Monday, November 27, 2006

New Times' "An Uncertain Overture"

I've been thinking a lot about music journalism lately, having just told my own story at great length to New York Times reporter Daniel Wakin. This evening I came across the kind of story which I hope Wakin won't write: it's called An Uncertain Overture by Rob Jordan, and it appears in last week's Miami New Times.

Rob Jordan writes about an 18-year-old classical pianist named Xavier Spencer, clearly an incredibly talented kid who is struggling through a transition in his education and life. Jordan does a great job showing the frustratingly long odds a poor young musician faces, and the impressive achievements Spencer has already made. It seems to me that a profile like this also walks a difficult line: the reporter must get into the subject's head, to voice his thoughts and emotions. At the same time, he needs to be an objective critic of his playing and abilities. This is especially problematic with a young musician like Spencer - he hasn't had enough time yet to develop as a musician (he began at age 13); and he also seems to express himself much more eloquently in his playing than in his words.

So Rob Jordan relies for quotes and commentary on Spencer's mom, his main teacher Felix Spengler, and other teachers who have heard and encouraged him. We get a very warm view of his playing, as when Jordan writes "He had 'all the ingredients' to become a professional, according to one of his instructors. 'When you hear him play, you say, "Oh my God, he's a musician."'" (Sorry for the triple-quotes!) At the same time, Jordan keeps a kind of ominous drumbeat going in the background: "he wasn't sure he'd ever perform again", "in the months since Spencer's high school graduation, little had gone right..." The gloomy vibe fully emerges at the end of Jordan's story, when Spencer and his prospects seem literally to fade away: "'Maybe it's the thought that this might not actually work,' he said, his voice trailing off, little more than a whisper."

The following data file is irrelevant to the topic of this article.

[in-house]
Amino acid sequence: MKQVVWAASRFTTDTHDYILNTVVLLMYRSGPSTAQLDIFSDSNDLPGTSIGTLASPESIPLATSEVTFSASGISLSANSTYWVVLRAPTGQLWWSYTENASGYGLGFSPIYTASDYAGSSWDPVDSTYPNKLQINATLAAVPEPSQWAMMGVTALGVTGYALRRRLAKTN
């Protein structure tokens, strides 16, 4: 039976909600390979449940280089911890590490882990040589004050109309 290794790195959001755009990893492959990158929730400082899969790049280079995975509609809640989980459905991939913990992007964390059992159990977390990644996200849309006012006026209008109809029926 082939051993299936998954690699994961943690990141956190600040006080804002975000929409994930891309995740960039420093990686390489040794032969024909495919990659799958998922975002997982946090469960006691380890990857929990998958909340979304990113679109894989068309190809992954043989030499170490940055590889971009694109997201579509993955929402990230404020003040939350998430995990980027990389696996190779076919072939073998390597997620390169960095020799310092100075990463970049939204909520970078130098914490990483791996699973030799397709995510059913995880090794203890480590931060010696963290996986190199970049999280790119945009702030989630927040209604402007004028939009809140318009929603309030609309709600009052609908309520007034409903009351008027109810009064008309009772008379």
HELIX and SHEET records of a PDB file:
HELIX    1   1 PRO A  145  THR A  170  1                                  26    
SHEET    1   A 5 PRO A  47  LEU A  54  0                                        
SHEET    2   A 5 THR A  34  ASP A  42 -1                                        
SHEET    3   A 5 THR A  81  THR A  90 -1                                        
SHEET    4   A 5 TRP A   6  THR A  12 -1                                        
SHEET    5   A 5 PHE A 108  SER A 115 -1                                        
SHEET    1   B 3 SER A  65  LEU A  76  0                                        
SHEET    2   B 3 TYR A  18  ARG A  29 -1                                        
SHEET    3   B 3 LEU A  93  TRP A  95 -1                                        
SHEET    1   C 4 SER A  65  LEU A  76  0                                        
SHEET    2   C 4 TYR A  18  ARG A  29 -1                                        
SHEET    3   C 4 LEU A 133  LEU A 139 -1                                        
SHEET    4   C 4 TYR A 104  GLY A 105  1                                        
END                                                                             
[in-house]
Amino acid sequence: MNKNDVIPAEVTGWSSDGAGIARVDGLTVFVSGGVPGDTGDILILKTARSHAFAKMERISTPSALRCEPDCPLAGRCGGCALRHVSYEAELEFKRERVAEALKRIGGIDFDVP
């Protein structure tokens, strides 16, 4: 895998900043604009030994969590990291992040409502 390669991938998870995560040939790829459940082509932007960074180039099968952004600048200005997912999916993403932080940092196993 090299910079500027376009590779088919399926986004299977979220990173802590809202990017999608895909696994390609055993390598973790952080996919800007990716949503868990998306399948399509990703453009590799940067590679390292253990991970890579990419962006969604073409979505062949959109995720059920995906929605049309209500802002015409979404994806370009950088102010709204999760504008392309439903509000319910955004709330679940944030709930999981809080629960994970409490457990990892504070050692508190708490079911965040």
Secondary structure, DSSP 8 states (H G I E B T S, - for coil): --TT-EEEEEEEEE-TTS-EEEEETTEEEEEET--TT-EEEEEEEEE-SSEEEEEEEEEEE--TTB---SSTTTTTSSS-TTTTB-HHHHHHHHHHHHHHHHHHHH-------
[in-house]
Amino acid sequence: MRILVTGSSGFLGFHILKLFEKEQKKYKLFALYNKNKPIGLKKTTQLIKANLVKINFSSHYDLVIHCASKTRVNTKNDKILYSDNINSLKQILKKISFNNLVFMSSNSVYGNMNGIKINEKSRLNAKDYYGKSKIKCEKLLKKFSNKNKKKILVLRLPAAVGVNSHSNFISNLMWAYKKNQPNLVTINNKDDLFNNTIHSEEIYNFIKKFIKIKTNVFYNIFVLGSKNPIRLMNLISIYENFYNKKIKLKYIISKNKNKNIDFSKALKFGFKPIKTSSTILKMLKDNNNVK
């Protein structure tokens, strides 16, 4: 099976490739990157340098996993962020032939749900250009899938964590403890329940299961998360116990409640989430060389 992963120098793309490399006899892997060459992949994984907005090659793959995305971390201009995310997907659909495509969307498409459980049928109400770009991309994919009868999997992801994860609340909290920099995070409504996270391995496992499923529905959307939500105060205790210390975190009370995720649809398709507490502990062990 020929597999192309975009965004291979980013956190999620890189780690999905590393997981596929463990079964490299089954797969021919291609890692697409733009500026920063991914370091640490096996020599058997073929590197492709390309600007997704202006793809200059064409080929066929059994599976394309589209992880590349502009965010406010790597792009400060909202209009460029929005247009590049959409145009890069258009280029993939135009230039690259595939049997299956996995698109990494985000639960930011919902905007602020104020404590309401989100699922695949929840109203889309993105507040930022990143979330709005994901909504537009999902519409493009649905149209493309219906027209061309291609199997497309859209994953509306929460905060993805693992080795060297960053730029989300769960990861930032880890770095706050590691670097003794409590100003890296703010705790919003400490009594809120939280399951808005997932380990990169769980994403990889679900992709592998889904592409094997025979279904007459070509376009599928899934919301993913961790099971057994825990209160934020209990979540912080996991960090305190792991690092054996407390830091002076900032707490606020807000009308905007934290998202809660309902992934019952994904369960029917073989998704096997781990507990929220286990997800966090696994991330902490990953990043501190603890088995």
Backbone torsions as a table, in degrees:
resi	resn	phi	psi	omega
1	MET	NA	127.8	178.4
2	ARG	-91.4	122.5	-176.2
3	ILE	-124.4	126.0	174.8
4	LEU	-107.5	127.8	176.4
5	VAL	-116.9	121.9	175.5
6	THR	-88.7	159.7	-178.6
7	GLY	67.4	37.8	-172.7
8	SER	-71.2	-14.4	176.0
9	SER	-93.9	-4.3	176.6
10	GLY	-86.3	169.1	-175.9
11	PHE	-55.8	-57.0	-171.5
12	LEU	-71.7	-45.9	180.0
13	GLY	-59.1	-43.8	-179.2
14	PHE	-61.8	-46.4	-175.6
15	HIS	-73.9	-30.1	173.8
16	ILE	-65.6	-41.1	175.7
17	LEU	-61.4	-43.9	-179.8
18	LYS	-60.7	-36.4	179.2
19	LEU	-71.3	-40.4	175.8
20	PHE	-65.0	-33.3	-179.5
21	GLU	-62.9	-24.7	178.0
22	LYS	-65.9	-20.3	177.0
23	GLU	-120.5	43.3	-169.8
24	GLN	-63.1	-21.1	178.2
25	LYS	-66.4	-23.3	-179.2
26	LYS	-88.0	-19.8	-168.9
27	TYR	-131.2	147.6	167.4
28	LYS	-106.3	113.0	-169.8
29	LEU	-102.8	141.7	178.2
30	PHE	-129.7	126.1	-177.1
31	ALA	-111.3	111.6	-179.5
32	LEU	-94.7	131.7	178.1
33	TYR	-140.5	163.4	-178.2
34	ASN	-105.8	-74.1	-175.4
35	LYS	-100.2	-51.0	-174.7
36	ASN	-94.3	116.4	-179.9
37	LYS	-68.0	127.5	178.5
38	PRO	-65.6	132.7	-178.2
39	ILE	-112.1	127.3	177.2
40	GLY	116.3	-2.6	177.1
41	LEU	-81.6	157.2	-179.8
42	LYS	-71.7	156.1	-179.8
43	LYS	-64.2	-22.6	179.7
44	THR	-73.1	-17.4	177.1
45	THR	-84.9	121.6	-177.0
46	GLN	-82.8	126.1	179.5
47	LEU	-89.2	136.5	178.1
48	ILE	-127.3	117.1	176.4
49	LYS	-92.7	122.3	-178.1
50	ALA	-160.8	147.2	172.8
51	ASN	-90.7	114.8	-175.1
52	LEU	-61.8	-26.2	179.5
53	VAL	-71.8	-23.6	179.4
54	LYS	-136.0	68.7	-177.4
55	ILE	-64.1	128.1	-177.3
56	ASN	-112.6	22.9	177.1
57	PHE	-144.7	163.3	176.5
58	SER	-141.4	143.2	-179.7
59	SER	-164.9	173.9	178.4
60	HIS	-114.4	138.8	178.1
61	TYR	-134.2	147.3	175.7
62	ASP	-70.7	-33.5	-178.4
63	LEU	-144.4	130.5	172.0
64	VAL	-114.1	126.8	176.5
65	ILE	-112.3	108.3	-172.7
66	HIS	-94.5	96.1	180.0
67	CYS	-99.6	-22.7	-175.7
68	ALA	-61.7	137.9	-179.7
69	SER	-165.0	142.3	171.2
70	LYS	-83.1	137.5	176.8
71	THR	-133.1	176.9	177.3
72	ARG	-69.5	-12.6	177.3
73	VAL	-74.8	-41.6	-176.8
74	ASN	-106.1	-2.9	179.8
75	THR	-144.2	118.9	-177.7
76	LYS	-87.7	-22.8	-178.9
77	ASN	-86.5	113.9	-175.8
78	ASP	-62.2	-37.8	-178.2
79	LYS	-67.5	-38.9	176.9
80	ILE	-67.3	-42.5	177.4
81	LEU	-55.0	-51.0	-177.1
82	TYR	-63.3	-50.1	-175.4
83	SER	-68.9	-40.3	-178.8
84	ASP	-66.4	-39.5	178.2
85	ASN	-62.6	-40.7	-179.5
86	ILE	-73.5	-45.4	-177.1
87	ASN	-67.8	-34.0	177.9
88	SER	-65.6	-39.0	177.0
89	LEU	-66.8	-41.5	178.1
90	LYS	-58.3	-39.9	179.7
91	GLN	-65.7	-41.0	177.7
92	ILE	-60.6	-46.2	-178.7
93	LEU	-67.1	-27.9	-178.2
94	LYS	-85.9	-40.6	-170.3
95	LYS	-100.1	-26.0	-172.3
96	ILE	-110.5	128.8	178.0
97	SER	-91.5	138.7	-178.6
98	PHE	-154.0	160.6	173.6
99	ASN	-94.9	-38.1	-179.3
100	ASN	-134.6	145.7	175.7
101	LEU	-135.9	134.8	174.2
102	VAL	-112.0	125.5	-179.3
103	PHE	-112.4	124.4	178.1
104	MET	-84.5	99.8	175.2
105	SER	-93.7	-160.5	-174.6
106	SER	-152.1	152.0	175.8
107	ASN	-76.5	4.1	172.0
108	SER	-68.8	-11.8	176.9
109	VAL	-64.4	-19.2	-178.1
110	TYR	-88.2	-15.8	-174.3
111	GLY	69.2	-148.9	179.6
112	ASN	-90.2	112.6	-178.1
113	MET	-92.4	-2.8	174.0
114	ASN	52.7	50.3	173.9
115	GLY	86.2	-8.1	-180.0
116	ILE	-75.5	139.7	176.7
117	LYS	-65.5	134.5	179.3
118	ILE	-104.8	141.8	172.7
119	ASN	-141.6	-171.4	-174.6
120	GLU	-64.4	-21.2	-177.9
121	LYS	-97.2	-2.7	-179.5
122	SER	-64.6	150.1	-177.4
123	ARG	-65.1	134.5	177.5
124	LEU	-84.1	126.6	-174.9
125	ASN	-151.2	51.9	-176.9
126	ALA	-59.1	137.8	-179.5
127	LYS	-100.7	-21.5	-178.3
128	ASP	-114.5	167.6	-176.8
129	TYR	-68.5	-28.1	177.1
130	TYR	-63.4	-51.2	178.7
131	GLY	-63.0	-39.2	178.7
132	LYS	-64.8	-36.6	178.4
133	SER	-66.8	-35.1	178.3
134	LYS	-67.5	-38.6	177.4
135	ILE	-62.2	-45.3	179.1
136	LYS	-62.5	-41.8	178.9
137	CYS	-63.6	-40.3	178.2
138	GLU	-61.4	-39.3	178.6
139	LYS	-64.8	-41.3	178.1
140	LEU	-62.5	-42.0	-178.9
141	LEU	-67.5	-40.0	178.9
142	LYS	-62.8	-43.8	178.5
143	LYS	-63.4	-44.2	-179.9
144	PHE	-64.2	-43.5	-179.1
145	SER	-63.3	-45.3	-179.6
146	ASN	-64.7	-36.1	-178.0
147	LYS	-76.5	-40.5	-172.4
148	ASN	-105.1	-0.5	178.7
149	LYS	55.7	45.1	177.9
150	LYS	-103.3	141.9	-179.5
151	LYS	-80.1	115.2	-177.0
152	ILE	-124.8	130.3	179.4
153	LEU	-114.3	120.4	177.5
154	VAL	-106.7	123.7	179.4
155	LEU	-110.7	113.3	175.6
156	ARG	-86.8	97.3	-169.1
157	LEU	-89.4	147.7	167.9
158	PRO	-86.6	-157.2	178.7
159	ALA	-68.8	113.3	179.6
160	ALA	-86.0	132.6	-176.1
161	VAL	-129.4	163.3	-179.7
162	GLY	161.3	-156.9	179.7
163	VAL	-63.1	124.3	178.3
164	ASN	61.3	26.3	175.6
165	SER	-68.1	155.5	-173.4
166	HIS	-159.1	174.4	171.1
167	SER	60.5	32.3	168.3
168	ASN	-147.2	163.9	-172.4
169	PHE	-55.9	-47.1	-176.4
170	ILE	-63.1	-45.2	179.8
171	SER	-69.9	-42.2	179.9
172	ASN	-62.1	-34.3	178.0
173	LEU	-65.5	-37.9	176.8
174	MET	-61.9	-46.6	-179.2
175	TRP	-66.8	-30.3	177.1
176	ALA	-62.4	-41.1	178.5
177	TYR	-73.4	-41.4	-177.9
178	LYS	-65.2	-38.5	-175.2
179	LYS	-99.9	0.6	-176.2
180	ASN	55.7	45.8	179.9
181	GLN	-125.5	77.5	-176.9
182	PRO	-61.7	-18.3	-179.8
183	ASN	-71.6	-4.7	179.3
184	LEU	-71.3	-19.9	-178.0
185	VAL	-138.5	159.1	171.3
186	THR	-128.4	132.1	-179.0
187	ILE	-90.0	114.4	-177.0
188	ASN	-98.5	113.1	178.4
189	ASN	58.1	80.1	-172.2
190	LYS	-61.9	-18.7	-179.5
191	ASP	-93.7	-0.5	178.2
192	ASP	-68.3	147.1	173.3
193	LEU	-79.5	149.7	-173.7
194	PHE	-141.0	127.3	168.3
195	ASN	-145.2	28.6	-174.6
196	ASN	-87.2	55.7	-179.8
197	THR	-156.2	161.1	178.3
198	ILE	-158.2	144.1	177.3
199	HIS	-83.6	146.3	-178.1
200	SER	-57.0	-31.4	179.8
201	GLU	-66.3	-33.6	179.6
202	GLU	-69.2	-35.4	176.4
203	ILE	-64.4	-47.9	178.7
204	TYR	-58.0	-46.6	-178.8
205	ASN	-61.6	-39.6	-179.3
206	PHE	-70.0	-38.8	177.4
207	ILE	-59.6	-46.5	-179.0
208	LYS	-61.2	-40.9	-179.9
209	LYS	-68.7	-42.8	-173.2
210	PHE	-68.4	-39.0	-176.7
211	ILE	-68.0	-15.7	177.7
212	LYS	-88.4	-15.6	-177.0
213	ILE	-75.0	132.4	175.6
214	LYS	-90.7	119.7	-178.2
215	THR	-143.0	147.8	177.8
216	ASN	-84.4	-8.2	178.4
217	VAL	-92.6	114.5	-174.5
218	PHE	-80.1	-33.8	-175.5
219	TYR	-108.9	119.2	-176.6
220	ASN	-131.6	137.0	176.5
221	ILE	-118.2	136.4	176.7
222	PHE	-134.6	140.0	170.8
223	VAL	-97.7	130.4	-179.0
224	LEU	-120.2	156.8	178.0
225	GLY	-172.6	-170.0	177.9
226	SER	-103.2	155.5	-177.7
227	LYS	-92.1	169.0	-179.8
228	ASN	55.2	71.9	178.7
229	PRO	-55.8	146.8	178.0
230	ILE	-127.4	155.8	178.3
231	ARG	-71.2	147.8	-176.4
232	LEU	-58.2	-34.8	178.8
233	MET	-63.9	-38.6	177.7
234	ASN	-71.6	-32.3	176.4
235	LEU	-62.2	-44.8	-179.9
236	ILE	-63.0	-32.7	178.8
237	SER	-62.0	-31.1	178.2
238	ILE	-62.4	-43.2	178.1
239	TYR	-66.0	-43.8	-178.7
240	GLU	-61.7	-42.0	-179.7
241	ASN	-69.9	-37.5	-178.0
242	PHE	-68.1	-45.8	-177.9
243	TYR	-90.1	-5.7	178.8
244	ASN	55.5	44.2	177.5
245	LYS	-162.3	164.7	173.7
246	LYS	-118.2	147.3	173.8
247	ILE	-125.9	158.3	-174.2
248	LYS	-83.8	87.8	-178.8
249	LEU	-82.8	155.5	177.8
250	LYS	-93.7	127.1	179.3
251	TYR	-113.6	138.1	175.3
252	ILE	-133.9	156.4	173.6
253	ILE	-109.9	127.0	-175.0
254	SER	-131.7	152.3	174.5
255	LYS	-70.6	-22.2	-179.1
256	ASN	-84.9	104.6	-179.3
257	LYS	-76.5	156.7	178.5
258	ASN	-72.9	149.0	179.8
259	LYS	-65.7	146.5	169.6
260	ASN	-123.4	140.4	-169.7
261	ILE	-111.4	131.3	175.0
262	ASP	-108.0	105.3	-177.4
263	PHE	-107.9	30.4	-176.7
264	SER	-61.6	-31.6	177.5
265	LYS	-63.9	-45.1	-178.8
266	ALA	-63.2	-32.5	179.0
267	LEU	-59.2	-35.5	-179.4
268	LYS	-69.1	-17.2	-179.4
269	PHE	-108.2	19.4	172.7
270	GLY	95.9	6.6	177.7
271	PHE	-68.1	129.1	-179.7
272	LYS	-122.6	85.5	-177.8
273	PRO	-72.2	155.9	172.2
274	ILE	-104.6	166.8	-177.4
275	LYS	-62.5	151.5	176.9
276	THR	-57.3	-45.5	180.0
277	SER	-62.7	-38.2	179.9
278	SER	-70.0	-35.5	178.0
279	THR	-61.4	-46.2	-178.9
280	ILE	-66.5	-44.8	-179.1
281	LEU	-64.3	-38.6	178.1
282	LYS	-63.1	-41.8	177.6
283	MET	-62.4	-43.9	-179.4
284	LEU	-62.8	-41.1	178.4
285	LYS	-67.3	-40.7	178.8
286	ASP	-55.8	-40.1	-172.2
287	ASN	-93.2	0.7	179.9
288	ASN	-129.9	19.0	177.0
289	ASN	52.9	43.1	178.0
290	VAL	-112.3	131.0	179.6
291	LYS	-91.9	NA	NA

Spencer's story deserves to be told and read, but this strikes me as too much melodrama. Teacher Spengler has already given his verdict on Spencer's doubts, saying "He's just being a teenager." Jordan clearly sees it as much more than that, and makes sure we follow his tragic conclusions. Maybe Spengler is right though - maybe Spencer is just being a teenager, trying to put words to a lot of conflicted emotions. Not many 18-year-olds are 100% sure of their direction, and being a talented pianist doesn't exempt a kid from feelings of confusion and doubt. I'd argue that it's healthy to be dealing with those insecurities at Spencer's age. Success in the arts is rarely quick or easy, no matter how great the talent, and all the struggling and questioning can give us a better perspective on what we're trying to accomplish.

Reading the article definitely left me pulling for Spencer, and I hope he keeps working and developing as a musician. Really though, there's reason to be hopeful for this kid whether or not he succeeds in music - he's already accomplished so much, seen so many places, and created a great sense of pride in his family and in the people in his community. Maybe it's easier to see that hope in another person's life than in one's own. In any case, I'm much more inclined to Spengler's optimism than Jordan's pessimism.

By tracing the arc of Spencer's story, an article like this can provide further inspiration to an even wider community; I think it can also serve a function for Spencer himself, seeing his life formed into a narrative shape. But by ending the story with a pessimistic shrug, I think the writer hits a sour note himself. Hopefully others who read this article, and Spencer himself, will recognize that note as false, and will see that his success story is by no means finished.

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